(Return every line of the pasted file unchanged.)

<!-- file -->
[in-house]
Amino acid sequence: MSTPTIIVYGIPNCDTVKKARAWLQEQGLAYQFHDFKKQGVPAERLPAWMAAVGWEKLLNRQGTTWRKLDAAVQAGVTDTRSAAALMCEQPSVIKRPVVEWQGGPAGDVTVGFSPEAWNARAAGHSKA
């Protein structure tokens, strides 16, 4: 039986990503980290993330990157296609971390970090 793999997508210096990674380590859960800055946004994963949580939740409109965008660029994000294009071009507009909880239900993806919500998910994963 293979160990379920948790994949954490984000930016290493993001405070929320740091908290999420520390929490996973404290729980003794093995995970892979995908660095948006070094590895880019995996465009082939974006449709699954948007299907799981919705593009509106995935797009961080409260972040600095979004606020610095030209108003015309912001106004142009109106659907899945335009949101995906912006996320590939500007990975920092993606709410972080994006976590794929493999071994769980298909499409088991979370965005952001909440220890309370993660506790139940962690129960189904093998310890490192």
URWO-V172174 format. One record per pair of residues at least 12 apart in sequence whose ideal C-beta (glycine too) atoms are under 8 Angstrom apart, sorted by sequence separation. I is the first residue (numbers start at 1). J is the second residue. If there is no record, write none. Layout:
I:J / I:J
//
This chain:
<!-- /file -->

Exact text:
[in-house]
Amino acid sequence: MSTPTIIVYGIPNCDTVKKARAWLQEQGLAYQFHDFKKQGVPAERLPAWMAAVGWEKLLNRQGTTWRKLDAAVQAGVTDTRSAAALMCEQPSVIKRPVVEWQGGPAGDVTVGFSPEAWNARAAGHSKA
């Protein structure tokens, strides 16, 4: 039986990503980290993330990157296609971390970090 793999997508210096990674380590859960800055946004994963949580939740409109965008660029994000294009071009507009909880239900993806919500998910994963 293979160990379920948790994949954490984000930016290493993001405070929320740091908290999420520390929490996973404290729980003794093995995970892979995908660095948006070094590895880019995996465009082939974006449709699954948007299907799981919705593009509106995935797009961080409260972040600095979004606020610095030209108003015309912001106004142009109106659907899945335009949101995906912006996320590939500007990975920092993606709410972080994006976590794929493999071994769980298909499409088991979370965005952001909440220890309370993660506790139940962690129960189904093998310890490192």
URWO-V172174 format. One record per pair of residues at least 12 apart in sequence whose ideal C-beta (glycine too) atoms are under 8 Angstrom apart, sorted by sequence separation. I is the first residue (numbers start at 1). J is the second residue. If there is no record, write none. Layout:
I:J / I:J
//
This chain: